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The experiences of middle-level Chinese female adult immigrants working at west coast community and technical colleges Public Deposited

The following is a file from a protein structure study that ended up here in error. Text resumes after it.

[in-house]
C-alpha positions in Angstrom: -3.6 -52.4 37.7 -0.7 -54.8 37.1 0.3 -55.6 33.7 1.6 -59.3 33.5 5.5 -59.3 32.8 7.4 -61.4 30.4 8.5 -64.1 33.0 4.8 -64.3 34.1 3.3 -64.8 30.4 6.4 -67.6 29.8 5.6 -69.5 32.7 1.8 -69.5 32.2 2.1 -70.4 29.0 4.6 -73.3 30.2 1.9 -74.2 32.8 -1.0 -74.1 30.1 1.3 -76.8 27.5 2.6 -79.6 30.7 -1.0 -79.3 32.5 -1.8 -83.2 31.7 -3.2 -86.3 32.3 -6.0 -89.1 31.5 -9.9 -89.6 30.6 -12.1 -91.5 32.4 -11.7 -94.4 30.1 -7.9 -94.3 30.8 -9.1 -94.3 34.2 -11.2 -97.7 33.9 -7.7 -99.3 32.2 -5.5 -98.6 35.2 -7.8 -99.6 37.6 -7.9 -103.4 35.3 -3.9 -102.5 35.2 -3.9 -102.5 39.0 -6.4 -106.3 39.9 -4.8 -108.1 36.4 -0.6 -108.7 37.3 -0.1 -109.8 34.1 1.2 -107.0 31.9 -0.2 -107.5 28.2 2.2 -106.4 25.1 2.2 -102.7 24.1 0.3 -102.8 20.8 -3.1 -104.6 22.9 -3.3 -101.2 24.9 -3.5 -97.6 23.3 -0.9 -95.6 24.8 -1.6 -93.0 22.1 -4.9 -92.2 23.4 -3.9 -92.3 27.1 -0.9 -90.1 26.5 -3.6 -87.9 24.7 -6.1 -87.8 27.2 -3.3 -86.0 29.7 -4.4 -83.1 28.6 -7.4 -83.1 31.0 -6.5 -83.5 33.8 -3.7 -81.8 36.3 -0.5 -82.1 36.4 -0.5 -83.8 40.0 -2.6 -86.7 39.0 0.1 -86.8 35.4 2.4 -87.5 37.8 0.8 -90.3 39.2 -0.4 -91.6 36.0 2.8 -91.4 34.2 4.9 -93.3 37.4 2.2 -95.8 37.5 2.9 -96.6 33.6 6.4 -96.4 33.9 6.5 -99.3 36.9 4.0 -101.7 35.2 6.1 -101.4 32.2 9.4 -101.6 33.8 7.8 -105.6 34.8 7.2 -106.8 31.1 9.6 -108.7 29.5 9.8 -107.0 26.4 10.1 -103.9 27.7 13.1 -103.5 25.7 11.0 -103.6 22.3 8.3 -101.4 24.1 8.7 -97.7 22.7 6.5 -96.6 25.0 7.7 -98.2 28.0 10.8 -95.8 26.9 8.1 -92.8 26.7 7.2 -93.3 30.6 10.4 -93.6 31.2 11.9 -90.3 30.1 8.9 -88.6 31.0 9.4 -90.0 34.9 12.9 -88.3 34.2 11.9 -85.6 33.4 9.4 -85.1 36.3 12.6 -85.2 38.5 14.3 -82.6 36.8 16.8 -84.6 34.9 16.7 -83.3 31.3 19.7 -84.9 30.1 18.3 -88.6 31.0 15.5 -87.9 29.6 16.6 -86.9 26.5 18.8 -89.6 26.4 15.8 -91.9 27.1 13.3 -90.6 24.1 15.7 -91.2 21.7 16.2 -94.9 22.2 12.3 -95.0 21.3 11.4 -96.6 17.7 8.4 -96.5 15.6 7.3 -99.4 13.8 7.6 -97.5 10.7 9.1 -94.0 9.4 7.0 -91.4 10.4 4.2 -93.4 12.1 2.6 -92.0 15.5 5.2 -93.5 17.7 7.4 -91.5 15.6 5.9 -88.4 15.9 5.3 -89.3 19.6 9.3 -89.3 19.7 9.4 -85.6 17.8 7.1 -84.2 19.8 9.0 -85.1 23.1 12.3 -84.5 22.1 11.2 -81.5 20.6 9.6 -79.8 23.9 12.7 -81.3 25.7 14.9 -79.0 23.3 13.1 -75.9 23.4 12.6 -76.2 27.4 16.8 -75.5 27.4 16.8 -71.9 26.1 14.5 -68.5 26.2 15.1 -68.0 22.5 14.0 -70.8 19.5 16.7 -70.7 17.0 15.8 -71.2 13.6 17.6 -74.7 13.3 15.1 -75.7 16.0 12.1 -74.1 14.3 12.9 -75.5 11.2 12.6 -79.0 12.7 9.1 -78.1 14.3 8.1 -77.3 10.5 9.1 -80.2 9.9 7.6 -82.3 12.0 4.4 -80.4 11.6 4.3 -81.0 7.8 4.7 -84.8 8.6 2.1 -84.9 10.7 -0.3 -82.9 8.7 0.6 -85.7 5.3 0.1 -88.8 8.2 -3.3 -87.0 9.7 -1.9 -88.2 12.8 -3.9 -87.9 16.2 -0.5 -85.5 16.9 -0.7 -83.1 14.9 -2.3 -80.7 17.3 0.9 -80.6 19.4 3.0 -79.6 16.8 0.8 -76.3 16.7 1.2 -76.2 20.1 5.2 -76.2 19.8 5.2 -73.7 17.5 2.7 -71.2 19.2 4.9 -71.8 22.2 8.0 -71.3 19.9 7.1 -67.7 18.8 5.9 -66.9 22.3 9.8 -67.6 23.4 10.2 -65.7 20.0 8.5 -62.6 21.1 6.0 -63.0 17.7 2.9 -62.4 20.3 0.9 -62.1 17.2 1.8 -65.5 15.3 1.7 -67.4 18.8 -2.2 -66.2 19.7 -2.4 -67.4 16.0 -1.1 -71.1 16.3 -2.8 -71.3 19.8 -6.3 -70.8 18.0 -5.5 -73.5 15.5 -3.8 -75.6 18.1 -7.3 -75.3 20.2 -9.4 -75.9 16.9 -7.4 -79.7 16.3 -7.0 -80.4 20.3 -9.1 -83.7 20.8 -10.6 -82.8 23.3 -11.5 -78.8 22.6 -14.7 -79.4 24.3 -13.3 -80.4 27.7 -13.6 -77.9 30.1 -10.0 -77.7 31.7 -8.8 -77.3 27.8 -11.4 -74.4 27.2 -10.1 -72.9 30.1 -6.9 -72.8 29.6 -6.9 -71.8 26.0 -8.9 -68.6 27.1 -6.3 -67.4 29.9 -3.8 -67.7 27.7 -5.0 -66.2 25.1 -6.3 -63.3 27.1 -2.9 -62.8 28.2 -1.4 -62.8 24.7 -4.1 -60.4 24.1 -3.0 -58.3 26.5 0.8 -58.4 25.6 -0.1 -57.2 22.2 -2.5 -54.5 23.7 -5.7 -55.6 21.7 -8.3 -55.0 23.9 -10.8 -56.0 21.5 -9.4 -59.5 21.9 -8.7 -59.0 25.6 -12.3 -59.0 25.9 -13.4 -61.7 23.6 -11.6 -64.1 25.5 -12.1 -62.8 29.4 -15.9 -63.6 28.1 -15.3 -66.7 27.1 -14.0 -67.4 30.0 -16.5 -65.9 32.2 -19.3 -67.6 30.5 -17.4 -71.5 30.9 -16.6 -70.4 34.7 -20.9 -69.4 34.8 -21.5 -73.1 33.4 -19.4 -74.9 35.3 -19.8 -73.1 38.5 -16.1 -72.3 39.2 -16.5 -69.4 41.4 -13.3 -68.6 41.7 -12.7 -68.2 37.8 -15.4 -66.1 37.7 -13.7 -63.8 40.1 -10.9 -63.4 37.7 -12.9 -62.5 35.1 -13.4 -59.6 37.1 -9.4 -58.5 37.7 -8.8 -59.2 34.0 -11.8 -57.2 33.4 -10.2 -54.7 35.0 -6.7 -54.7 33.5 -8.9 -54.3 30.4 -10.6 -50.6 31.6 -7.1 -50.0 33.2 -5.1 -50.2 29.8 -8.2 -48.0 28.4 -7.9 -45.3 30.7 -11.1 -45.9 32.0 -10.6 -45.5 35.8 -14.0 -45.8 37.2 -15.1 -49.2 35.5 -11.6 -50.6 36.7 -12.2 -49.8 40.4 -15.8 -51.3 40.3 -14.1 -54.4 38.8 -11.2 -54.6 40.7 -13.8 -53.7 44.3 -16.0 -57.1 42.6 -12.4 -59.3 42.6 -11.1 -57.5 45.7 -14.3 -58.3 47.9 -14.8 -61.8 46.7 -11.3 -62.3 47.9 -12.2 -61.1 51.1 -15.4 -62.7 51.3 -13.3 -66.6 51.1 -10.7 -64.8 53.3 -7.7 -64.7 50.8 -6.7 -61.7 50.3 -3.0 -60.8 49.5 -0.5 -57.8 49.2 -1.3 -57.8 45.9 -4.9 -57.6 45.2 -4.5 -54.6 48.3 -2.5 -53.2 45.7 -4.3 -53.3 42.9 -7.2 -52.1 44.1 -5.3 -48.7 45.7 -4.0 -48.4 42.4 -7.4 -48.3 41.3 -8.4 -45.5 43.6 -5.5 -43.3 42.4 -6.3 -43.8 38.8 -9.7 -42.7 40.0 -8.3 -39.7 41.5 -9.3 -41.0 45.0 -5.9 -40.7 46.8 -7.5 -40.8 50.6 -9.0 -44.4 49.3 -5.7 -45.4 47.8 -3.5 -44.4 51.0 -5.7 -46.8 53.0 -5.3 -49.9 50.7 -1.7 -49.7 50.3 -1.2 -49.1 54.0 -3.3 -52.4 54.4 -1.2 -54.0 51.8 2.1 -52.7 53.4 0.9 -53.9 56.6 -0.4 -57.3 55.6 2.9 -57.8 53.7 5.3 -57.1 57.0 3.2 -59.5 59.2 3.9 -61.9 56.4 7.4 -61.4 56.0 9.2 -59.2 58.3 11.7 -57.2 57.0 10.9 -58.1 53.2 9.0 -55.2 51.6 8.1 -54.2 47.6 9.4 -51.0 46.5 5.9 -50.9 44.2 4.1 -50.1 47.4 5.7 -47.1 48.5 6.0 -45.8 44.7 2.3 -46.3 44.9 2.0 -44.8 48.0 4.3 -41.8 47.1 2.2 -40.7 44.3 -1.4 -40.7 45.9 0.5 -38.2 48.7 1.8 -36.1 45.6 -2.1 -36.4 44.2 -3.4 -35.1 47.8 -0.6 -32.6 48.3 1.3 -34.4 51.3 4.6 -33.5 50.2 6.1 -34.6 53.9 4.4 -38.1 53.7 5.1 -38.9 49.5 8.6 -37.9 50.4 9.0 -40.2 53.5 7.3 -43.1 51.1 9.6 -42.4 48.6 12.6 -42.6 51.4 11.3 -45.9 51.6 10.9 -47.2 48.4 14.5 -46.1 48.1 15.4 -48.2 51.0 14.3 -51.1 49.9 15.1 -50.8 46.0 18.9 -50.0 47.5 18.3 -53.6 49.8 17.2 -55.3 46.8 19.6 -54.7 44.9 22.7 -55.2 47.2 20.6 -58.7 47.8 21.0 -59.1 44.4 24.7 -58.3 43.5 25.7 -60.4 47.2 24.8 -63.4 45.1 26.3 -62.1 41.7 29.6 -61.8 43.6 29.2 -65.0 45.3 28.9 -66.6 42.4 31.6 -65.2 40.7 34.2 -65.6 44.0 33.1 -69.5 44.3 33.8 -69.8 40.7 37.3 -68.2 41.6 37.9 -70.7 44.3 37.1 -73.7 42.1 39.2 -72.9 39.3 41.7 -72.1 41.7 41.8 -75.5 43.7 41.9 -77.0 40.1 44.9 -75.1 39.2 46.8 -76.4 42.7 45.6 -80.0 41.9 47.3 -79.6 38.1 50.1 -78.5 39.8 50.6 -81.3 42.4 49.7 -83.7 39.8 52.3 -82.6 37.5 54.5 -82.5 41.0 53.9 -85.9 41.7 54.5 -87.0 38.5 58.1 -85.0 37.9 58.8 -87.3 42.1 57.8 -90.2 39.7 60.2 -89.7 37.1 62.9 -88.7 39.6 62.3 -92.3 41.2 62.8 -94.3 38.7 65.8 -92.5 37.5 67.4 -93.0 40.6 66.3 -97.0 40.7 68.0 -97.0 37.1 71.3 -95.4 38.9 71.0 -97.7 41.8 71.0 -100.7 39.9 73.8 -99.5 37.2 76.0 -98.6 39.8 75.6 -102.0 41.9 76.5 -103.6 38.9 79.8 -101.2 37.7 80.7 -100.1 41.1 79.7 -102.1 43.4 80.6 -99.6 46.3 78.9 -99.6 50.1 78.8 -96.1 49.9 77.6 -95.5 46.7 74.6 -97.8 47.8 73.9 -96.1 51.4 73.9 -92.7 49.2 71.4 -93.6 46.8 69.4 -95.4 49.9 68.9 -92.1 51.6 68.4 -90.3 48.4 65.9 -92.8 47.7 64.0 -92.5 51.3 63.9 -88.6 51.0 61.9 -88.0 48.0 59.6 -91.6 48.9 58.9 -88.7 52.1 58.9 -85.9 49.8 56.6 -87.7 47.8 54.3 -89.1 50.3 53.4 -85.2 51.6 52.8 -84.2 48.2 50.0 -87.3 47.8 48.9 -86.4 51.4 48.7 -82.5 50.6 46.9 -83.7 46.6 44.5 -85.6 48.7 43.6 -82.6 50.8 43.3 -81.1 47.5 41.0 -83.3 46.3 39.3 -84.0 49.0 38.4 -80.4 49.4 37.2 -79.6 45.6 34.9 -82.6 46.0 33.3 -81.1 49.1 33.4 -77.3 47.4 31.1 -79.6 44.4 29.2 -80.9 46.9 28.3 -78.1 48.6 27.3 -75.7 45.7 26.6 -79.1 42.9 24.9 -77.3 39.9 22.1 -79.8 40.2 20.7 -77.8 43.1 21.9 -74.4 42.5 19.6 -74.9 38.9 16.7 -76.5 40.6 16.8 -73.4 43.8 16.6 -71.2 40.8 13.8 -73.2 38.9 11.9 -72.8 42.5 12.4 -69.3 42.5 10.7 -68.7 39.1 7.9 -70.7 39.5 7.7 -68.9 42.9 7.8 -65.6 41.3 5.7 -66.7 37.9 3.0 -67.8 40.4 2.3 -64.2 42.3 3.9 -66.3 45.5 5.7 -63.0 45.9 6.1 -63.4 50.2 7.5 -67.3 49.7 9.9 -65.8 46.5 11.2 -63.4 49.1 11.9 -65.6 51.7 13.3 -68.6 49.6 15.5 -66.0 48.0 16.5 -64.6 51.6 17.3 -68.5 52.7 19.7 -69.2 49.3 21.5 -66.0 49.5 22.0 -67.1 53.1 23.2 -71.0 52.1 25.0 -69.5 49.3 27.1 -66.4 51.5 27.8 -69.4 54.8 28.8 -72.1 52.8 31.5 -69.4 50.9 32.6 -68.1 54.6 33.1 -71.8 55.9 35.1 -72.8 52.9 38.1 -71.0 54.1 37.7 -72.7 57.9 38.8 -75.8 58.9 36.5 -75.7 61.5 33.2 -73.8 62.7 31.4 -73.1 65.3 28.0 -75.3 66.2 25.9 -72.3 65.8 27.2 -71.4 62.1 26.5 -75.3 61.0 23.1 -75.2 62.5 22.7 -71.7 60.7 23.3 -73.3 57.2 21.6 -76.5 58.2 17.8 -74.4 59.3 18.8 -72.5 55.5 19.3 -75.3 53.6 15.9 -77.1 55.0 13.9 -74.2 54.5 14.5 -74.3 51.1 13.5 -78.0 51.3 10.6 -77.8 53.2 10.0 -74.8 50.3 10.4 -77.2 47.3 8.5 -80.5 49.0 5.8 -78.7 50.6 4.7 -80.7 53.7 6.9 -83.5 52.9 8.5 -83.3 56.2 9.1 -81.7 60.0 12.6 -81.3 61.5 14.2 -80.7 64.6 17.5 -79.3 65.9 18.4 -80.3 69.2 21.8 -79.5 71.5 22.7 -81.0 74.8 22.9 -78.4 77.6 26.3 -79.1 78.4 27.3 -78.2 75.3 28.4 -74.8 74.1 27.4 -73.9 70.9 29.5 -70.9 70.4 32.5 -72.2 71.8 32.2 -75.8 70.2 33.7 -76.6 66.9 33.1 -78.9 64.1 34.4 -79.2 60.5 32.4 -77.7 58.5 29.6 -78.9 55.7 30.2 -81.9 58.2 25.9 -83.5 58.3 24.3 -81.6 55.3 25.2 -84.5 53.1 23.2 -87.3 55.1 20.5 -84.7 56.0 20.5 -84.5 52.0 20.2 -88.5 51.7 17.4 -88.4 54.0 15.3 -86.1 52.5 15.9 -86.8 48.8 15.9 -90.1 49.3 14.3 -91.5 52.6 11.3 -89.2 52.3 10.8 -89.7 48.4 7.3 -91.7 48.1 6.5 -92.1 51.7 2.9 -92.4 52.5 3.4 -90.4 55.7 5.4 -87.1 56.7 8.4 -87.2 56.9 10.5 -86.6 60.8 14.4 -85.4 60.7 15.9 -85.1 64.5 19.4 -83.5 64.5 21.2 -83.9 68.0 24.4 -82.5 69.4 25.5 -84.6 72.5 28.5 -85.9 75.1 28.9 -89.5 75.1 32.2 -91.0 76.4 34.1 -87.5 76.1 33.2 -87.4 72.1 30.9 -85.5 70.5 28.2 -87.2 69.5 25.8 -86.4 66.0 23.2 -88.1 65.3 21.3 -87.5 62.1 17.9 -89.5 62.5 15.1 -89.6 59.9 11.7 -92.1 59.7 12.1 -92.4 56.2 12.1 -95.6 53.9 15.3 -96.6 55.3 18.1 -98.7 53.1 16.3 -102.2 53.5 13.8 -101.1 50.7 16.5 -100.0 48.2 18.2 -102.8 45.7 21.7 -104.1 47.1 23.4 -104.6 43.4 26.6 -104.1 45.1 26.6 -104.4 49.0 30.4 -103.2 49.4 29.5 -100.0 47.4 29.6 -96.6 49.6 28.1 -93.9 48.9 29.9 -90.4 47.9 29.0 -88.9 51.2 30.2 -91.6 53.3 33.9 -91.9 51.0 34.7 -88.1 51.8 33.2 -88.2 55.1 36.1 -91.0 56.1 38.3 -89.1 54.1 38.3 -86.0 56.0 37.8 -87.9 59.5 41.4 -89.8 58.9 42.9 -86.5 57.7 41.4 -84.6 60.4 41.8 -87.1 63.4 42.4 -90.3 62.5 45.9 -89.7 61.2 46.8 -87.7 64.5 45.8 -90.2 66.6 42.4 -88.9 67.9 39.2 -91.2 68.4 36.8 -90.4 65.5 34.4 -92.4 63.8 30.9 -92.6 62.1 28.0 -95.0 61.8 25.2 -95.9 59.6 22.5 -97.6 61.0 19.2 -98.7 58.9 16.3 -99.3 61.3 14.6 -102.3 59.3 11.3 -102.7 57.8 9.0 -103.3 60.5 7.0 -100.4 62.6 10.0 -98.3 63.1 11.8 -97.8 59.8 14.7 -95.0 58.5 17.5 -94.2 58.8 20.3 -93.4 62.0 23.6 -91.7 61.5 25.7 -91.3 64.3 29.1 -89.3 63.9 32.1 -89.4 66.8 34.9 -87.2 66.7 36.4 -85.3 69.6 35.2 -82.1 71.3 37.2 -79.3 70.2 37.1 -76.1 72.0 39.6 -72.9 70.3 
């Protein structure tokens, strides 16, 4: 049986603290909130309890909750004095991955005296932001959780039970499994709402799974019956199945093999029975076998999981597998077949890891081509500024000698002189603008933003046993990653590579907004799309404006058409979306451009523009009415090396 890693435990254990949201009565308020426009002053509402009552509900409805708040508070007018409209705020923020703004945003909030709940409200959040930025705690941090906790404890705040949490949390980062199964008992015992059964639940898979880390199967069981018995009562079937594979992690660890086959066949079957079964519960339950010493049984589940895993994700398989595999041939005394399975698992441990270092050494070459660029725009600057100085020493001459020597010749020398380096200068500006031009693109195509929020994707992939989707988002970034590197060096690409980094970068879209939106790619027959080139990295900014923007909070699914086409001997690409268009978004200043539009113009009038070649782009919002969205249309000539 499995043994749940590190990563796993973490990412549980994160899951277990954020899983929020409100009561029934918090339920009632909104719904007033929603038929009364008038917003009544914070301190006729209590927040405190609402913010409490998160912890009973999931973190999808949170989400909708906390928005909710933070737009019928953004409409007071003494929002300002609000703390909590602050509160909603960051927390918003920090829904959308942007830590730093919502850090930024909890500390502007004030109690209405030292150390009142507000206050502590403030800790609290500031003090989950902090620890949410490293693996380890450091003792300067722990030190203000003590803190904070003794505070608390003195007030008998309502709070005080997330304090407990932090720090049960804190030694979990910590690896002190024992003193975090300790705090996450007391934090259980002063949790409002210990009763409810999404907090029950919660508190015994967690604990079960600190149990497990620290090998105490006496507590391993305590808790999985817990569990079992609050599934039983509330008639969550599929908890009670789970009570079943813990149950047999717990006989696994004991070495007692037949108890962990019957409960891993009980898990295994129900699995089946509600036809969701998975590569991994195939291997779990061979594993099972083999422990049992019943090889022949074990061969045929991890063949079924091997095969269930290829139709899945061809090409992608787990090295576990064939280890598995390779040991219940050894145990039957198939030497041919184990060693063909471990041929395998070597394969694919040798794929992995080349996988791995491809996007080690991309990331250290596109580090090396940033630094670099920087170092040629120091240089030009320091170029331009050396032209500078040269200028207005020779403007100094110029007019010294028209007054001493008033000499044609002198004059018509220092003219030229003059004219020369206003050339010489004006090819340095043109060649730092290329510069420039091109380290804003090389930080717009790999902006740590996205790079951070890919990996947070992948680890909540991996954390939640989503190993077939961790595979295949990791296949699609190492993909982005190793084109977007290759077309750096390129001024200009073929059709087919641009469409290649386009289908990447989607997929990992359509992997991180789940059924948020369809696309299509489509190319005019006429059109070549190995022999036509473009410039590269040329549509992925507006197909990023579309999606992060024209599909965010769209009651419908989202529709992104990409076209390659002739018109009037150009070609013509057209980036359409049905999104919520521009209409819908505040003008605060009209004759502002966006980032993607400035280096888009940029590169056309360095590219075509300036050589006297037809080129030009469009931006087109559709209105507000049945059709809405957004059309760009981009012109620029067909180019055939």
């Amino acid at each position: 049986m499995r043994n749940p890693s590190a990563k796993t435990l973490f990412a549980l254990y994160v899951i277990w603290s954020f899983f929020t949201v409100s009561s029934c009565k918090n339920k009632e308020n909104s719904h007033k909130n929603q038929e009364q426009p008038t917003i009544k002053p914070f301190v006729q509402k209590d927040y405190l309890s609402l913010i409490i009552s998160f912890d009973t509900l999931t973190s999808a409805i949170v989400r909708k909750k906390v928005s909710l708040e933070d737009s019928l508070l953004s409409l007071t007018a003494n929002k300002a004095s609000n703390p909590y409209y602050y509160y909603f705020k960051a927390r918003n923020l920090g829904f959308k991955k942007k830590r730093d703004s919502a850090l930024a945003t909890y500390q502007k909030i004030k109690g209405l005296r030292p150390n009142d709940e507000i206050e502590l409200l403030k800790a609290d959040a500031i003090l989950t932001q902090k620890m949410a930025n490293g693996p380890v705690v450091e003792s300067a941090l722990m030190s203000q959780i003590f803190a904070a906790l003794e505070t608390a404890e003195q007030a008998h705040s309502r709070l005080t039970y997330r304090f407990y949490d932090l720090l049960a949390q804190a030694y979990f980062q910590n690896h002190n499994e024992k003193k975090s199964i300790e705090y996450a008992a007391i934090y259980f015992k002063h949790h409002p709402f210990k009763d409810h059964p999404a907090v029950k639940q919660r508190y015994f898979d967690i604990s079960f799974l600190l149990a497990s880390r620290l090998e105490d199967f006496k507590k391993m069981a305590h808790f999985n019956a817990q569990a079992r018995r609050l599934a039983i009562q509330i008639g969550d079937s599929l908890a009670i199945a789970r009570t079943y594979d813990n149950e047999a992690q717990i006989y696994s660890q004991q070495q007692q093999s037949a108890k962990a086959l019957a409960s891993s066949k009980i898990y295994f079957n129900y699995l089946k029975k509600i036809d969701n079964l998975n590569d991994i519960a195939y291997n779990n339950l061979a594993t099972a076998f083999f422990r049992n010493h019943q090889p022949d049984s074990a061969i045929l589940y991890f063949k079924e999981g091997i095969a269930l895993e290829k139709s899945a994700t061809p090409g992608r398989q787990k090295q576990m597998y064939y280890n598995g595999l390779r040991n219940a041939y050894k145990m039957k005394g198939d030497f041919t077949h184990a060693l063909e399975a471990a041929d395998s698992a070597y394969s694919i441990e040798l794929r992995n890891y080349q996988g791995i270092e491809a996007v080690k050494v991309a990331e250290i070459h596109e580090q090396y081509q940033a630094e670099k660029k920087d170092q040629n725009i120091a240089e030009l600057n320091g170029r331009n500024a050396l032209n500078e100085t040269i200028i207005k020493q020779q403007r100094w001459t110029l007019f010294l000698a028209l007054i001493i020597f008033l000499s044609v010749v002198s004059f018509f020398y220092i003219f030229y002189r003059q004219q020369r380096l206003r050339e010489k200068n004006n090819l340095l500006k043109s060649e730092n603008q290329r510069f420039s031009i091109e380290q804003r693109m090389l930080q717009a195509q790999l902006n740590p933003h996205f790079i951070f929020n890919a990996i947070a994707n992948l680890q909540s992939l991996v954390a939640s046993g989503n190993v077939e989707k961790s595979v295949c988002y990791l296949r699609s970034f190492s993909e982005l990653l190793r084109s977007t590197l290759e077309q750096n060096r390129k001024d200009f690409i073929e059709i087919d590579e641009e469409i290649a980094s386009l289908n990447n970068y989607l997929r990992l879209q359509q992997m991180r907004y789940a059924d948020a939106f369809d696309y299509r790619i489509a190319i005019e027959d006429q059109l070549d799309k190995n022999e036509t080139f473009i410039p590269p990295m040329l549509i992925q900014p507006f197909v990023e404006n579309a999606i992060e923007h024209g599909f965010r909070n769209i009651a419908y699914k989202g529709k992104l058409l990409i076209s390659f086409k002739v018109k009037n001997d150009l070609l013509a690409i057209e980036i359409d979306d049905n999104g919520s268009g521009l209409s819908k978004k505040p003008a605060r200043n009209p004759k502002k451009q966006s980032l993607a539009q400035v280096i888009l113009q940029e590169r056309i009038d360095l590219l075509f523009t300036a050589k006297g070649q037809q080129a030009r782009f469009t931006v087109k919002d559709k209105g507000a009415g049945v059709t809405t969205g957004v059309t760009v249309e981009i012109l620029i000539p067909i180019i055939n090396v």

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  • Community and technical colleges in the United States are experiencing an expansion of racial and ethnic diversity in students, faculty, and administrators. From 1996 to 2006, the number of Asian female college students increased 55.3%, from 13,184 to 20,477. The number of Asian male students increased 48.9%, from 9,731 to 14,493 (Aud et al, 2010). According to the American Association of Community Colleges, Asian/Pacific Islander students made up 7% of students in the 1,032 U.S. public two-year colleges, only 1% of U.S. higher education administrative positions (including executive positions) are held by people of Asian descent (AACC, 2010). It is crucial to recognize the complexity of diversity and unique needs of each individual, as the colleges are designed to help students achieve their educational and personal goals. As a new emerging group in higher education, Chinese immigrant women who are middle-level administrators play a role as important as that of other leaders. Yet current the literature include very limited information about this population. In addition, addressing the barriers and challenges that these women overcome will assist administrators as they work to create more effective work environments. This study explored the work experiences of adult Chinese immigrant female middle-level leaders at West Coast community and technical colleges. Because this is an emerging population, the numbers of these women is continuing to grow, however, the number of mid-level leaders who are Chinese immigrants is small and consequently the population for this study was limited. Of the five participants, all five were born in Mainland China or Hong, Kong, they are between 28 and 50 years old. Except one participant, who currently holds a working visa, the other four women became U.S. citizens within the past ten years. Five Chinese immigrant female administrators were interviewed in this case study. A case study is "an empirical inquiry that investigates a contemporary phenomenon in depth and within its real-life context, especially when the boundaries between phenomenon and context are not clearly evident" (Yin, 2009, p.18). This research method provided a tool for this study to explore the life experiences and perspectives of this emerging population. Therefore, a descriptive holistic multiple-case study with single units of analysis was used as a research method. The constant comparative analytic process offered a more comprehensive hermeneutic framework and provided an in-depth understanding of the status of adult female Chinese immigrants in middle-level administrator positions at community colleges in Oregon and Washington. The common factors that were shared among these female administrators that influenced them were mentoring from their peers and supervisors, networking within their workplaces and in their communities, and being reflective practitioners. Language barriers, limited professional development opportunities, and work-personal life conflict were identified as work-related issues that impact their ability to grow in their positions. The results of this study indicated that, according to these participants, more needs to be done to help them grow professionally and to provide support for their unique needs. Additionally, this study contributed to fill a gap in the literature by offering a thoughtful review of middle-level Chinese female adult immigrants who work at West Coast Community and Technical Colleges. In addition, this study also provided insightful information to administrators in community and technical colleges who seek to improve the diversity awareness of minority populations, especially the Chinese American female administrators on campus.
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